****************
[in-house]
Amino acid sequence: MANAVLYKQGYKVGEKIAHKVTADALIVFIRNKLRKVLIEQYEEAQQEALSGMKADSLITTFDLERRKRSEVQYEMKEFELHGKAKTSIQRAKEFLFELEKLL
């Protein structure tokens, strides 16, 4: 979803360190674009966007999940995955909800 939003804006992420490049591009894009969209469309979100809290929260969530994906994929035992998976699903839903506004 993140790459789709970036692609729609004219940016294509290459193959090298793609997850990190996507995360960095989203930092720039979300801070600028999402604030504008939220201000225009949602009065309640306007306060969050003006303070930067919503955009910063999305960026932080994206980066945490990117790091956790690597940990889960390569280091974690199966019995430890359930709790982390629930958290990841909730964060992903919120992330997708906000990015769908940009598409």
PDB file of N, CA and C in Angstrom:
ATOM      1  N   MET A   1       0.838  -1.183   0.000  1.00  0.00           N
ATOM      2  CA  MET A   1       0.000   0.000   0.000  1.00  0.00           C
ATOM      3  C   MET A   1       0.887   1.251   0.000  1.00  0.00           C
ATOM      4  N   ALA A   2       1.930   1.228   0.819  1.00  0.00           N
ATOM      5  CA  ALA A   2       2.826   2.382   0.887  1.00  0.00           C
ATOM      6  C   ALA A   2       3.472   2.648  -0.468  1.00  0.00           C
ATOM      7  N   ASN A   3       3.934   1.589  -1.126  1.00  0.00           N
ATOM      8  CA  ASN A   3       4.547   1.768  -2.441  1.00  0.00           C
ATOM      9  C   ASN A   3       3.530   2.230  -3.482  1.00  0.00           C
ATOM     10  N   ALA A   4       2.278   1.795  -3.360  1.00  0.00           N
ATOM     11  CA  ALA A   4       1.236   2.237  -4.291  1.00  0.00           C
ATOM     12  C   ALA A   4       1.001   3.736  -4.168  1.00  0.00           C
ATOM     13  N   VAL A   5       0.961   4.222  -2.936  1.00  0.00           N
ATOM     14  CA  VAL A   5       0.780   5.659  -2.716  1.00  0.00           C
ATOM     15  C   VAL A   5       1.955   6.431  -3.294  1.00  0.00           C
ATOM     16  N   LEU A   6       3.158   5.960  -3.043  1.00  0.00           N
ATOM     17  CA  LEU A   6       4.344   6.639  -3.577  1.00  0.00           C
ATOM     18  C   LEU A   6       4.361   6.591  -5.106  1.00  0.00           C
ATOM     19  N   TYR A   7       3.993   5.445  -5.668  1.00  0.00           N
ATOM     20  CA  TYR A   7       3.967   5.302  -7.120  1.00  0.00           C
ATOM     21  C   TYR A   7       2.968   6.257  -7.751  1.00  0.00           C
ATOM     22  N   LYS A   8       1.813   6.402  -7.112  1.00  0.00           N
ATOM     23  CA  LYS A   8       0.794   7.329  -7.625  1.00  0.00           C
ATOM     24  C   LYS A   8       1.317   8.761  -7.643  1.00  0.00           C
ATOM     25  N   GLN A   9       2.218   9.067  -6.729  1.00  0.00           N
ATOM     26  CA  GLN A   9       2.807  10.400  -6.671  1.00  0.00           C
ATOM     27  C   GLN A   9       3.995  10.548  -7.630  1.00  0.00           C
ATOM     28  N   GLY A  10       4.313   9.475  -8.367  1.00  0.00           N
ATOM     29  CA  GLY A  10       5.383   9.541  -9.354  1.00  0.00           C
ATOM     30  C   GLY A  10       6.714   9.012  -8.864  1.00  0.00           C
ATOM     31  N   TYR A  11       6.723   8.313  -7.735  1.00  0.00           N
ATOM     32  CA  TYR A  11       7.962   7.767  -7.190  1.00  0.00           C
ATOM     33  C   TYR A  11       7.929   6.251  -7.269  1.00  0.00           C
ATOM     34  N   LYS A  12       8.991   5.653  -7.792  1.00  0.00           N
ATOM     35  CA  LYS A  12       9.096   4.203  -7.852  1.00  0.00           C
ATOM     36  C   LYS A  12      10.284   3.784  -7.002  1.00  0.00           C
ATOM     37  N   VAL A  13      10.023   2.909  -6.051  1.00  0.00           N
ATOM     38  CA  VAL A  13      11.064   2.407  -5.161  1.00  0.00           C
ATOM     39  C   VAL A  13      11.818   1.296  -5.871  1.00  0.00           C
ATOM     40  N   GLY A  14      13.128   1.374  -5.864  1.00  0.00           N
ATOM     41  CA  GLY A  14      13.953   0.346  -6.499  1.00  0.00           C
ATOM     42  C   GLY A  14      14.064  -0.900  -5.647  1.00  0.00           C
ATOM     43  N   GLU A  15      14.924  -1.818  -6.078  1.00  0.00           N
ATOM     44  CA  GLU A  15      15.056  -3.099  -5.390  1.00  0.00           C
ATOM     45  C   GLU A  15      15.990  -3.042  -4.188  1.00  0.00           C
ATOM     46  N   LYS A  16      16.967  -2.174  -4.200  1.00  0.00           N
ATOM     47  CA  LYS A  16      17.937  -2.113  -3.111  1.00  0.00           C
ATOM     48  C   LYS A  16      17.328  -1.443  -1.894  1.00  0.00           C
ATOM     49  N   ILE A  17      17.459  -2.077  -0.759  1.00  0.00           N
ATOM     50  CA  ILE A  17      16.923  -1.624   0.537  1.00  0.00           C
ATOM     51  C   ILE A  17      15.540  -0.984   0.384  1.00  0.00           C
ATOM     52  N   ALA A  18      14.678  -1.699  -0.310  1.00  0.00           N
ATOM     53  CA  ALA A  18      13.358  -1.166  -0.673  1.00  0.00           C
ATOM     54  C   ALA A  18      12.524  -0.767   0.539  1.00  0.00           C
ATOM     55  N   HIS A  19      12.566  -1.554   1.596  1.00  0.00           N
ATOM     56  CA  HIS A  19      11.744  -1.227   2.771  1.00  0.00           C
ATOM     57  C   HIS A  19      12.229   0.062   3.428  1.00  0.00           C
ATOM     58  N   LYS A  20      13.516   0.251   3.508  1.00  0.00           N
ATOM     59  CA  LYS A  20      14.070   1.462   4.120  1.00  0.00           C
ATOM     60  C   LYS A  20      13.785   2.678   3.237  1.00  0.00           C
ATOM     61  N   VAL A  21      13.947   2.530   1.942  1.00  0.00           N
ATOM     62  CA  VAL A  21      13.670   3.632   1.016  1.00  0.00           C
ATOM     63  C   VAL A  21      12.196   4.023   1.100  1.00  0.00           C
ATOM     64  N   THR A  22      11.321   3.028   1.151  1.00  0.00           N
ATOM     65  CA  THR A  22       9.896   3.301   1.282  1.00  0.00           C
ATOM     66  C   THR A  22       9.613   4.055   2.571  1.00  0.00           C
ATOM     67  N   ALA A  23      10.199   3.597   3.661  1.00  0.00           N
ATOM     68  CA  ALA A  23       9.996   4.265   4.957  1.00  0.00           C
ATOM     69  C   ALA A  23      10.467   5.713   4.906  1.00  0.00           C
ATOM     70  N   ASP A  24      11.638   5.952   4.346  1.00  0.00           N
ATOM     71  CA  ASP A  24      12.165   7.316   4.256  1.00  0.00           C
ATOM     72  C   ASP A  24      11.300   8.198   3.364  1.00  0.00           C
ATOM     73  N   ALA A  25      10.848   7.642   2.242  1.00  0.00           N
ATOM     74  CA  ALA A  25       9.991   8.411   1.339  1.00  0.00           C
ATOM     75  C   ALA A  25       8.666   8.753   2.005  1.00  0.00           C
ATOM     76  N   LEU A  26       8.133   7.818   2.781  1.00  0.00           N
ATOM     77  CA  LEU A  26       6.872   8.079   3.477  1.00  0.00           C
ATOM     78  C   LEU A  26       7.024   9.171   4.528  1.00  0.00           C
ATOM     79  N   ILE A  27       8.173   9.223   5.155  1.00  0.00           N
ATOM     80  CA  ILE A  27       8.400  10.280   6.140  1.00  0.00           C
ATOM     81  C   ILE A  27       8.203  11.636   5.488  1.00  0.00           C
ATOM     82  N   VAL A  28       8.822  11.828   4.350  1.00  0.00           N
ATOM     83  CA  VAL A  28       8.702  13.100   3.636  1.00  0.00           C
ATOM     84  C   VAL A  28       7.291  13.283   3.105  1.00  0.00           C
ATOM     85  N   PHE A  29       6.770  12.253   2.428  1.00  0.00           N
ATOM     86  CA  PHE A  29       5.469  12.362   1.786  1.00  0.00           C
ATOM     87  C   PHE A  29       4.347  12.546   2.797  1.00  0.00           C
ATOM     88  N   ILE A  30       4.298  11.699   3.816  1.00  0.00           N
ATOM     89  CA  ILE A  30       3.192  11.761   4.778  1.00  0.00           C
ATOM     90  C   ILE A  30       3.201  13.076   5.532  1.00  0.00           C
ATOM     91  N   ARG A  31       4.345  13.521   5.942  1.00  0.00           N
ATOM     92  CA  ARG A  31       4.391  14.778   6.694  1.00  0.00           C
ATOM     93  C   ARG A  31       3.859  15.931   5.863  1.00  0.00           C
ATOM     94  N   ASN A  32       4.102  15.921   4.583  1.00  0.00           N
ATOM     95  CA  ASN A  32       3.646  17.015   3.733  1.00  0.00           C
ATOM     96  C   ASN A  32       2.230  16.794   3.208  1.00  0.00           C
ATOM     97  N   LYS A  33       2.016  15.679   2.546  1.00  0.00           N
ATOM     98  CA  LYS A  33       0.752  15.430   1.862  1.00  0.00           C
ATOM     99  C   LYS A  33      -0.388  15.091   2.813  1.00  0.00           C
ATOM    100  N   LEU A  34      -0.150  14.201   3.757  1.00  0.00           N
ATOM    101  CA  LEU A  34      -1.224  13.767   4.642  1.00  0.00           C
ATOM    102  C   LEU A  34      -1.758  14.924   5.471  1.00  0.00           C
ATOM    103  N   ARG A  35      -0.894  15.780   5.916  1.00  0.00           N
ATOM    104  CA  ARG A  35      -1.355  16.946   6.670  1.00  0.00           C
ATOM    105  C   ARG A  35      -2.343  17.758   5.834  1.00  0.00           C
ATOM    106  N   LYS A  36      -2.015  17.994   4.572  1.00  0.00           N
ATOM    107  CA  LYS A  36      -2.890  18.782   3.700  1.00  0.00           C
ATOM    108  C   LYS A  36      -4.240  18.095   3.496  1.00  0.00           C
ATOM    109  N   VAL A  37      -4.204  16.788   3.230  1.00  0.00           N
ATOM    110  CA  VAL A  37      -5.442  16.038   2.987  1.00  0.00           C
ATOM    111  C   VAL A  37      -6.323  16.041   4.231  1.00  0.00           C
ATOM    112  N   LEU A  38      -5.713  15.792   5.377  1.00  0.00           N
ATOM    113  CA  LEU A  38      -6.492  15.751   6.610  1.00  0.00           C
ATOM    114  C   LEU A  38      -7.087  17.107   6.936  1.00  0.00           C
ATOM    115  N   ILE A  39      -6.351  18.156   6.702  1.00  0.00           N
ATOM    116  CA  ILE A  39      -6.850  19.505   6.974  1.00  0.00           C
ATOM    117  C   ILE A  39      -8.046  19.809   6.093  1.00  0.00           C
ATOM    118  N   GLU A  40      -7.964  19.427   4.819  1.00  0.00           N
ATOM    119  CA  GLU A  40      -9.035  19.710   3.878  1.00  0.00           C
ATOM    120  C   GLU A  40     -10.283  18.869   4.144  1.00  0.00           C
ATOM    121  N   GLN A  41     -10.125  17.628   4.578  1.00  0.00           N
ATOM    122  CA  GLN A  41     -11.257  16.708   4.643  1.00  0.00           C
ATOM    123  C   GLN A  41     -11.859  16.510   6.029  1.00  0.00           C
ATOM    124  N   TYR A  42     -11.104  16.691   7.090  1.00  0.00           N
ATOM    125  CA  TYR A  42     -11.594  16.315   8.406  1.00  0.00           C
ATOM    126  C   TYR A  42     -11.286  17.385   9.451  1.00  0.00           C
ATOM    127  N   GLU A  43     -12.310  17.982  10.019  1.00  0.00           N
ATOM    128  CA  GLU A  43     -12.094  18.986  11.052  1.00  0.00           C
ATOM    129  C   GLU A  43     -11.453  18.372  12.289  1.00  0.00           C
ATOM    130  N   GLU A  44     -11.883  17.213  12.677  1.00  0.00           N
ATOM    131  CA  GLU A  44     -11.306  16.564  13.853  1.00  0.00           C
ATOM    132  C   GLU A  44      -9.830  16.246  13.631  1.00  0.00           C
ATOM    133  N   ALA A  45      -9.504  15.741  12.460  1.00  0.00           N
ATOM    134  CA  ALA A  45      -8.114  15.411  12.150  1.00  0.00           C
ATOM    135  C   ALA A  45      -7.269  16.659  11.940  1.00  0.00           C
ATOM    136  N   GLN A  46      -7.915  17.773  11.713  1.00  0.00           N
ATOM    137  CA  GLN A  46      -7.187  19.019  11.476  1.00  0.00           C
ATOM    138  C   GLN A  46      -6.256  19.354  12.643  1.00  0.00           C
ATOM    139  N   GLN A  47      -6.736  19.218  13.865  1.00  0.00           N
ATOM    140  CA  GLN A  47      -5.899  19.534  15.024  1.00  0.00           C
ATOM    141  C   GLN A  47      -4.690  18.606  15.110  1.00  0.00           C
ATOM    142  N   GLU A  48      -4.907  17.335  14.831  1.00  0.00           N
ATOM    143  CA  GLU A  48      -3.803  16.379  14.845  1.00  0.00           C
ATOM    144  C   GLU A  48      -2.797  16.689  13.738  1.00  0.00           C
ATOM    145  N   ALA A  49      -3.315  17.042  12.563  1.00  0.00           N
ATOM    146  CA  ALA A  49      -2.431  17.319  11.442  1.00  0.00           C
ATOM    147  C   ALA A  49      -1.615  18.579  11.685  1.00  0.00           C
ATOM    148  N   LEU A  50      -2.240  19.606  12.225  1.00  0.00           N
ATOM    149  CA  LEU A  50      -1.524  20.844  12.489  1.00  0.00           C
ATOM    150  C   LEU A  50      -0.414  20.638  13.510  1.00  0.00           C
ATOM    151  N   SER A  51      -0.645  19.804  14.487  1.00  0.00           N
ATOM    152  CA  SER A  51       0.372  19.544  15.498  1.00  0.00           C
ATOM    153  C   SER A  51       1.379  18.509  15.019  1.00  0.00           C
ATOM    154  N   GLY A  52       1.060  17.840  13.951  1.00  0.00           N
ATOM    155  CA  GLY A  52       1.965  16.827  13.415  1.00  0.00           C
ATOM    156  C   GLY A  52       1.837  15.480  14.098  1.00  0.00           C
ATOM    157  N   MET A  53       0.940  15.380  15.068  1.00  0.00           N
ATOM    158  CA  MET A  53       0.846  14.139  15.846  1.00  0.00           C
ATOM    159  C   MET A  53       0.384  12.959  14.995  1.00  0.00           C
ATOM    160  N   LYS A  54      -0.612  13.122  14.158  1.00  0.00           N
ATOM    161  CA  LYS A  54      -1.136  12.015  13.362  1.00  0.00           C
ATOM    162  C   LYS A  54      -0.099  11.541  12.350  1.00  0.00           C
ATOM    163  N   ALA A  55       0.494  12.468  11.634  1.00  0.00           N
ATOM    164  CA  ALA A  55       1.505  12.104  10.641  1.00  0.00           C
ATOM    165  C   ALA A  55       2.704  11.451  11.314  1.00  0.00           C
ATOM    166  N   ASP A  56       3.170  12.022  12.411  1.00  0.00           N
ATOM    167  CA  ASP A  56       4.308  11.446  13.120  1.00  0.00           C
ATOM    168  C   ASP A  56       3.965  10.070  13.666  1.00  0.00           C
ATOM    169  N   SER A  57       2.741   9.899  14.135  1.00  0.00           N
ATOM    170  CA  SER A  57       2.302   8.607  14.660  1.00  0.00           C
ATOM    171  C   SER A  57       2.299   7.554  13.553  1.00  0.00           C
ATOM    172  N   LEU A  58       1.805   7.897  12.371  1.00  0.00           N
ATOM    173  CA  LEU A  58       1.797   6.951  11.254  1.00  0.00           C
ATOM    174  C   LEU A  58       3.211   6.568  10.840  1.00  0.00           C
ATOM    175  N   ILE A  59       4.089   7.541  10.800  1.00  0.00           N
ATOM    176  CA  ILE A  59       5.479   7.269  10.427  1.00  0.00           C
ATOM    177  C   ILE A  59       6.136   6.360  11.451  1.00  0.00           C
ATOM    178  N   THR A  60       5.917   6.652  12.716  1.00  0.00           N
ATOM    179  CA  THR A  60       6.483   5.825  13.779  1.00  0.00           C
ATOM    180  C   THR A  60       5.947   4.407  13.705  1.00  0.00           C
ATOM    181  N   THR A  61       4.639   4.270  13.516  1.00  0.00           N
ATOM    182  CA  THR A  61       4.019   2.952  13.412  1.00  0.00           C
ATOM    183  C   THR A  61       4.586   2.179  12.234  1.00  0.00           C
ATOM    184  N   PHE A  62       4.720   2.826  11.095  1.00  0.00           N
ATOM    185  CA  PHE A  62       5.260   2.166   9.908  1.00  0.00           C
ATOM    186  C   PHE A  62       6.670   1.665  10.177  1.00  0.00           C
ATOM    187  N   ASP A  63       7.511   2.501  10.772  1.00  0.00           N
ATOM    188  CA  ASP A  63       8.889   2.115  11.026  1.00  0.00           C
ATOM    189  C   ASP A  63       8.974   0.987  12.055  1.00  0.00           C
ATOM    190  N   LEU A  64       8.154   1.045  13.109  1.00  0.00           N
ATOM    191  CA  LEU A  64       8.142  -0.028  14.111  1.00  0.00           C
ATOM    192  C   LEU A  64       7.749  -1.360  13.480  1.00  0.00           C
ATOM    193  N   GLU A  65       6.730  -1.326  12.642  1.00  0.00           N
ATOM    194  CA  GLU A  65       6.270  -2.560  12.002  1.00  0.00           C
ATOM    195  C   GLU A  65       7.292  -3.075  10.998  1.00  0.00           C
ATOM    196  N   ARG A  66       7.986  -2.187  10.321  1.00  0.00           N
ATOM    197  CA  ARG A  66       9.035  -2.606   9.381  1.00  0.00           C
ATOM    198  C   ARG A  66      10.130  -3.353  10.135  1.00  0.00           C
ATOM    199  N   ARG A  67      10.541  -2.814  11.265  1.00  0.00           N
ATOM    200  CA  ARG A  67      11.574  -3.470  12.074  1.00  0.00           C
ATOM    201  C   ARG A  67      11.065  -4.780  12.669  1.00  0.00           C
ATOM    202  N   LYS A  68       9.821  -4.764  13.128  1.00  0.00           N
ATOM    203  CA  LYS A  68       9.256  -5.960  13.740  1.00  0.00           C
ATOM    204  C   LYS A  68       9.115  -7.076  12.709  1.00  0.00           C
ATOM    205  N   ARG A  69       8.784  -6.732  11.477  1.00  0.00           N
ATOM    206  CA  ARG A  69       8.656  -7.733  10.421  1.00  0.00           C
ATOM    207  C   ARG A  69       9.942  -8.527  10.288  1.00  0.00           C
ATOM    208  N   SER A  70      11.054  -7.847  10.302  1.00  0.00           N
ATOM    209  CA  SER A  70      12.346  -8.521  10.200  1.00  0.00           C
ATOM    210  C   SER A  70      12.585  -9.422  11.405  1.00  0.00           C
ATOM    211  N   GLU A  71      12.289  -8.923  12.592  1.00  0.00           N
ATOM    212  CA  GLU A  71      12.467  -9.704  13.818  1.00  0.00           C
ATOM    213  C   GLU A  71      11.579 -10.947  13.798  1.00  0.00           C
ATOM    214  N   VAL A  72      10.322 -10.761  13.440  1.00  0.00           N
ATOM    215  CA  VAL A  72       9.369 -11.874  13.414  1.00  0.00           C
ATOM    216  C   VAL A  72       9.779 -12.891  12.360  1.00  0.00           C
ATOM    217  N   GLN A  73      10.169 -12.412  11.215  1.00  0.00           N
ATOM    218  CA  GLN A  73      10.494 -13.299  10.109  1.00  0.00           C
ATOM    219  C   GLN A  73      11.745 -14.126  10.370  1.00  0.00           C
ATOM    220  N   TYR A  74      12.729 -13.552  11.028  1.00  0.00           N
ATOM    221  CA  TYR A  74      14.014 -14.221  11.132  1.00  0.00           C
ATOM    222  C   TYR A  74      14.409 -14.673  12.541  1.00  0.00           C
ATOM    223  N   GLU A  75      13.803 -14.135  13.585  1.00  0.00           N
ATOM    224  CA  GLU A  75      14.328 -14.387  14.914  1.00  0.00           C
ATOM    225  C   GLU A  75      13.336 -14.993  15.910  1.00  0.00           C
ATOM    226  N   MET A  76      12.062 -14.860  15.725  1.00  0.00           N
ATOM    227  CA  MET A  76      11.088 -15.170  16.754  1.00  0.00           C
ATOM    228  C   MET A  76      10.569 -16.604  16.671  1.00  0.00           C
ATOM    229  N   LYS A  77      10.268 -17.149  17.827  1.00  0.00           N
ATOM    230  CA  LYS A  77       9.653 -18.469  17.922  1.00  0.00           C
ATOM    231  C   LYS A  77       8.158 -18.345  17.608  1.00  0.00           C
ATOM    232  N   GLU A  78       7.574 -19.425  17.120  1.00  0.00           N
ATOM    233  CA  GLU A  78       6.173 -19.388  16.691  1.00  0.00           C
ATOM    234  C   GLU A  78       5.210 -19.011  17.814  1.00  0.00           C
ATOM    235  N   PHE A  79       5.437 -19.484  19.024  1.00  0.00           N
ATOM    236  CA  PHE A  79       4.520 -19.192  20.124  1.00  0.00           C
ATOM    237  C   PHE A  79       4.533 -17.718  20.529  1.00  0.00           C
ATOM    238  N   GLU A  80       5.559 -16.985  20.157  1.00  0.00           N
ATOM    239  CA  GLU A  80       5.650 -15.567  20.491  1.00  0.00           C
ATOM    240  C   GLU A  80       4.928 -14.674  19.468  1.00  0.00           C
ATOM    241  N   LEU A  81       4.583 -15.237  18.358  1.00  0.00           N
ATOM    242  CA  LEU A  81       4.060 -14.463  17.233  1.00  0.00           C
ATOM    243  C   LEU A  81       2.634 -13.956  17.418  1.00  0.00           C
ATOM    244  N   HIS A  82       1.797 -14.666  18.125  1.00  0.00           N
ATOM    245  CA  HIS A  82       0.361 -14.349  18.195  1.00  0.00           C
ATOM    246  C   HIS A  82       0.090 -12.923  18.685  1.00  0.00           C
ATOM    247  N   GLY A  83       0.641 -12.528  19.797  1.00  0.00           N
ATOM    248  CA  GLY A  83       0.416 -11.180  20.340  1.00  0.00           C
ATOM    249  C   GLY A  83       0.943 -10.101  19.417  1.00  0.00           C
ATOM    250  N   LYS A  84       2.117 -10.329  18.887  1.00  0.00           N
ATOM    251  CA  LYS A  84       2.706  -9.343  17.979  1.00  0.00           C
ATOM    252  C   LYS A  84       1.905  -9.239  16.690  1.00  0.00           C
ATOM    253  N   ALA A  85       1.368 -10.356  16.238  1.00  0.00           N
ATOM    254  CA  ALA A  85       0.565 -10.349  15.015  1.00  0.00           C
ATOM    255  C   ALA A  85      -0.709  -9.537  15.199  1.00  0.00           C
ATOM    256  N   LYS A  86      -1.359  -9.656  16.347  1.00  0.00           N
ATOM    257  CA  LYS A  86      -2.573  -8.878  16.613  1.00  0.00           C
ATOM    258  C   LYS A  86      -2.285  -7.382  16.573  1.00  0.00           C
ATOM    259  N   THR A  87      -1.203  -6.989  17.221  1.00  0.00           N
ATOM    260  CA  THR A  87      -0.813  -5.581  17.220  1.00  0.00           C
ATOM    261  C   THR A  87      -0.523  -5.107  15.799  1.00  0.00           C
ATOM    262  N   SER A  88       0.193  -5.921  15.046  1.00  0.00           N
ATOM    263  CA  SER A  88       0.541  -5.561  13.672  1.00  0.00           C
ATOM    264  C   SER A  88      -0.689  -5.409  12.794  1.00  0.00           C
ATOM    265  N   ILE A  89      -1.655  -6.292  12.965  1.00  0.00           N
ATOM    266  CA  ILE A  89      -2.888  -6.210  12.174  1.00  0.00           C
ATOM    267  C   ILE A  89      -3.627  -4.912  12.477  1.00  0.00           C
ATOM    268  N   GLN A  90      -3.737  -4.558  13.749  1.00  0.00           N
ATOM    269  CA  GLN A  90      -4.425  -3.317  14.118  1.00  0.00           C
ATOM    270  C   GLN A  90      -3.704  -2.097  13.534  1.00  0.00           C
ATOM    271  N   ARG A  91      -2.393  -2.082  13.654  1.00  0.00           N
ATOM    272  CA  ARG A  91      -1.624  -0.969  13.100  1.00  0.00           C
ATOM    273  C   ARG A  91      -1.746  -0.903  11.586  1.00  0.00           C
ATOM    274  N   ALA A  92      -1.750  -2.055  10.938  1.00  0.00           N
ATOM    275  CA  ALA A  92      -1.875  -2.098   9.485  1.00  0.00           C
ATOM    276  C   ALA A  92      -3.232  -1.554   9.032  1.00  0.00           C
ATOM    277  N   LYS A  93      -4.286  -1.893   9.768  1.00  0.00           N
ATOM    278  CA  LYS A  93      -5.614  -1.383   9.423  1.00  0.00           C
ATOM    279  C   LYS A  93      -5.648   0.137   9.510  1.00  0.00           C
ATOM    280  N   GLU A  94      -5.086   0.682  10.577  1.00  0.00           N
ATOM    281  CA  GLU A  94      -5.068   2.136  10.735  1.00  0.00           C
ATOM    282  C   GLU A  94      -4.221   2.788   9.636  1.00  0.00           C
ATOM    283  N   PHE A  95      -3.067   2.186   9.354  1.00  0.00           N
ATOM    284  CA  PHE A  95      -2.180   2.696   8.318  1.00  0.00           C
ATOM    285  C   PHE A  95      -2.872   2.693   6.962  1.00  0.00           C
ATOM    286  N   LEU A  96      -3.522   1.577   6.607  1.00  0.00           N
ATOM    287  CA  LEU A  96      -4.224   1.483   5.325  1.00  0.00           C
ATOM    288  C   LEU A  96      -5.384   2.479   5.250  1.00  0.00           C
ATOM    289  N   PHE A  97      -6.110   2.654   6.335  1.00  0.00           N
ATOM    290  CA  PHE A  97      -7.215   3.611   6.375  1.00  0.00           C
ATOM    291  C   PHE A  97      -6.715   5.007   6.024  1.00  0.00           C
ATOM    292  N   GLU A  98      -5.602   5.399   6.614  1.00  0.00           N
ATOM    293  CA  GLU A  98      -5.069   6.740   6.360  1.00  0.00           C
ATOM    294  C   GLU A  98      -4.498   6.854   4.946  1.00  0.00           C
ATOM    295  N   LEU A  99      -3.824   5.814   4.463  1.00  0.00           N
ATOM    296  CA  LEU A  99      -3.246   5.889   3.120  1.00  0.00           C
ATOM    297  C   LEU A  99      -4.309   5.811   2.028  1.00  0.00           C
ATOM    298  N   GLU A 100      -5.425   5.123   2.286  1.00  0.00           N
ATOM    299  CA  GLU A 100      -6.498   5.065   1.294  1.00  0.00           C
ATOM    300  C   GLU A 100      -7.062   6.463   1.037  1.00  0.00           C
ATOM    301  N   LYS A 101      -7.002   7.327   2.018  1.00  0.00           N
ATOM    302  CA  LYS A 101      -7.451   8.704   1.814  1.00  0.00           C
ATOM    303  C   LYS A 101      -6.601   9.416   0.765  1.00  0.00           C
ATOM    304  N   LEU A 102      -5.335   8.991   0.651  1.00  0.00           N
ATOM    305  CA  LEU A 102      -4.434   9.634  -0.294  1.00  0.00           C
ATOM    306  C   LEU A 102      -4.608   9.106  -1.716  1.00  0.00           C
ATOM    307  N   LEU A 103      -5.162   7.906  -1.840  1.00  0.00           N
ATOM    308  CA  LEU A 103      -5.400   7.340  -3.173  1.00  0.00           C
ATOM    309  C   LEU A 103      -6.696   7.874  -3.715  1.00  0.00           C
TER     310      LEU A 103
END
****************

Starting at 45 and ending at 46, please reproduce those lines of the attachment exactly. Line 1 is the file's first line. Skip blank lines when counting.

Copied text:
ATOM     41  CA  GLY A  14      13.953   0.346  -6.499  1.00  0.00           C
ATOM     42  C   GLY A  14      14.064  -0.900  -5.647  1.00  0.00           C